Who doesn’t love to shop? Not to mention when its your fall landscape assignment from Team Fine Foliage! One of the topics that we get asked about constantly is how to get more color and interest in the fall and winter landscape. And since everyone’s climate challenges are slightly different conifers remain one of the category of plants that seems to cross all of the USDA hardiness lines for the plants that everyone can appreciate in some form or another.
I will readily admit that plant names in general are never my strength for memory retention, and trees are at the top of that list. So, as you peruse the photos below hang with me, if I know the name of a tree, I will list it. If not, I won’t but that is where YOU come in; if YOU know the name and its not listed here, drop us a note in the comments and I will add it. Sometimes in the world of working 2or 3 jobs at a time, I don’t always have the time to properly ID some plants before posting- sorry FF Gang!
The idea with this post is to get you thinking about what conifers would look great in your landscape and to get your little landscaping rear-end to your nearest Independent Garden Center to get them as soon as possible before it gets too cold and the selection has dwindled. This is a fine time for digging and planting as the weather is still fairly mild in most locations and the work weather is divine!
This uber blue cypress is a columnar one that looks gorgeous in spring with this Heuchera ‘Delta Dawn’ planted below.
The same blue cypress as above, but this time, showing you the incredibly pretty hydrangea paniculata ‘Quick Fire’ foliage with it in fall.
My own beloved Weeping Larch in spring. Don’t you just want to pet those baby soft needles???
The incredible warm gold of the needles just before they drop in late fall.
You may have seen Team Fine Foliage refer to this one as “Mr. Wissel”, he is officially ‘Wissel’s Saguaro’ cypress. 🙂 A Columnar standout for the landscape in all four seasons.
A lovely example of delicate gold details on this cedar, the red twig dogwood makes it even better!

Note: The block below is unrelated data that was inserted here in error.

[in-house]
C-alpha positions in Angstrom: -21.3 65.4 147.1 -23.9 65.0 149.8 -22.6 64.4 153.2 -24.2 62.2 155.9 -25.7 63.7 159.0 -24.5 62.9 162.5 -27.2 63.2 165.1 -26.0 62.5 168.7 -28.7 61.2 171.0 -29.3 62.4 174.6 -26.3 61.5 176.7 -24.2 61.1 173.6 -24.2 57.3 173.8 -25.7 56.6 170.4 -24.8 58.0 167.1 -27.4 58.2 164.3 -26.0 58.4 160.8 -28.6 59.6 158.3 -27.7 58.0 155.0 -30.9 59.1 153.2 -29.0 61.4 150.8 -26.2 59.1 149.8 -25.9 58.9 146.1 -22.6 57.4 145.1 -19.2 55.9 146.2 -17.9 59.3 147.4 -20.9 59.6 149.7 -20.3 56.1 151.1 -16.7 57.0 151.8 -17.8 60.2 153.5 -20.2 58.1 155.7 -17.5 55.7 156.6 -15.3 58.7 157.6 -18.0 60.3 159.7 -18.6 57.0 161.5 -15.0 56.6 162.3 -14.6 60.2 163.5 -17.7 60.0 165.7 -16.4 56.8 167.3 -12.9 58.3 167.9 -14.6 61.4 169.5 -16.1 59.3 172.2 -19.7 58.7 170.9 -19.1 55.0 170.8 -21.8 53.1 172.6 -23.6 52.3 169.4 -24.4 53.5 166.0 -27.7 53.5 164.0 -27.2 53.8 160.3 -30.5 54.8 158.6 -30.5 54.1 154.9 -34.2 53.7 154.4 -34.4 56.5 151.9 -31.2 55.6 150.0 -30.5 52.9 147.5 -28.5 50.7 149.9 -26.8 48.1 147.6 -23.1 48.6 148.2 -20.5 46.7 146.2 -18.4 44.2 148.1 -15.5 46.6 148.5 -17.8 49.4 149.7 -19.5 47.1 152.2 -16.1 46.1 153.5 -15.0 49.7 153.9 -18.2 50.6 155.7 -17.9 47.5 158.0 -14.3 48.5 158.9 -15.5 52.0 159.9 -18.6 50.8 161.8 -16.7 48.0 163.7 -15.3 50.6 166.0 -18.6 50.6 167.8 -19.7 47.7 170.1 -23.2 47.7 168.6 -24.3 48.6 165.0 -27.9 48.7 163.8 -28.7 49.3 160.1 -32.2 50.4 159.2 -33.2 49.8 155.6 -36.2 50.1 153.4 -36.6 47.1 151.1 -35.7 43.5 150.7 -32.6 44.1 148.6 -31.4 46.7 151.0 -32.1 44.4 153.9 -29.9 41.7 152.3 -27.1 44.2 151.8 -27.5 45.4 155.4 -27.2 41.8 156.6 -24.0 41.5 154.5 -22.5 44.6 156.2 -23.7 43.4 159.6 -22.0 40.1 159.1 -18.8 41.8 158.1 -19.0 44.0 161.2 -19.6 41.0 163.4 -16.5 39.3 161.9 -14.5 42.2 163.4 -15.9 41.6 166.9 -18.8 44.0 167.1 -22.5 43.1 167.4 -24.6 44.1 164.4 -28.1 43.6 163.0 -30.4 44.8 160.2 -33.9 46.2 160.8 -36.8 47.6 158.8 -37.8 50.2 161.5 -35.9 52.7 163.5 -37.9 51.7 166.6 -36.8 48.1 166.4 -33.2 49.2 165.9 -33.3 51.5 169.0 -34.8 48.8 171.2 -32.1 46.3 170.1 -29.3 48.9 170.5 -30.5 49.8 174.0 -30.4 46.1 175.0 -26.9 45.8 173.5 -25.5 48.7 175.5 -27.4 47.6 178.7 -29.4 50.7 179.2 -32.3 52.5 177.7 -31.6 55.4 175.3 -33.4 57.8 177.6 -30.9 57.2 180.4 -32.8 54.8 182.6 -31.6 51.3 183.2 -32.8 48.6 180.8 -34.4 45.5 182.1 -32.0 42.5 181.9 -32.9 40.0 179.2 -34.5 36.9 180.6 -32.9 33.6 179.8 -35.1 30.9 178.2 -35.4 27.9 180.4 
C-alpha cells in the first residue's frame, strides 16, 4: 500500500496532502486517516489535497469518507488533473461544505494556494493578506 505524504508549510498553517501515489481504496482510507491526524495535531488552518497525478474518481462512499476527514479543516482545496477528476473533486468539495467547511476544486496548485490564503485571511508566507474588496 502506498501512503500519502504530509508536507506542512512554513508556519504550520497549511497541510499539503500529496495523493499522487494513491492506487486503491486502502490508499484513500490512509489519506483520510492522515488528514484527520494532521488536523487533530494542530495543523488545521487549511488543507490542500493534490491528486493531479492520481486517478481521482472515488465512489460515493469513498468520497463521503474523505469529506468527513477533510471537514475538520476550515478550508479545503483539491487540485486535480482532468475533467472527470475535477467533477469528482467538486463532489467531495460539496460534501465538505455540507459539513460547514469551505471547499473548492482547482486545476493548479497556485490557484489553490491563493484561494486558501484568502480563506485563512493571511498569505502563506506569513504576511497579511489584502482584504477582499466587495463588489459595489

Another favorite that makes you just want to reach out and feel the feathery soft needles- the Cryptomeria elegans ‘Aurea’. Paired with this Ilex, a textural feast for the eyes.
A Cryptomeria elegans showing off its famous winter color!
Cryptomeria elegans paired with this gold cypress is eye-catching here in winter.
Possibly more pedestrian for some folks, but for many Italian Cypress feels quite decadent and exotic. The larger scale pine in the foreground is a good dark contrast.
This columnar blue cypress paired with the broad leaves of magnolia and the delicate grass in the foreground are a wonderful compliment to one another.
The cones of the weeping ‘Blue Atlas’ cedar are worth it for the winter interest alone, not to mention the color of the blue needles against that red maple in the background!
Arizona cypress has been a favorite of mine for over 20 years. That BLUE and columnar growth habit are hard to beat!!
Feeling fancy? Then maybe this truly collectors ‘Wollemi’ pine is right up your alley. The story about how this tree was discovered is VERY cool via National Geographic- Google it! 🙂
Other than the INCREDIBLE blue of the sky in Denver, this columnar pine tree is pretty spectacular too!!
An affordable way to collect small conifers is to buy the one made for container gardens and miniature gardens and grow them on in containers until they are sized up for the landscape.
Crazy cool and unusual is the Cryptomeria ‘Cristata’. Remind me to tell you all a very funny story about this tree one day. LOL
One of my clients picked out this gold pine to go into a container in her landscape. Its gorgeous against this red leaved Japanese maple.
A ‘Chief Joseph’ pine is good one for the small garden and provides a wonderful accent to the winter garden as it lights up dark days!
What conifers are you shopping for in your landscape this year? Let us know, drop us a comment below!
Enjoy this post?
Then join in the foliage party – sign up to get these leafy snippets delivered right to your garden.(Follow the link in the sidebar)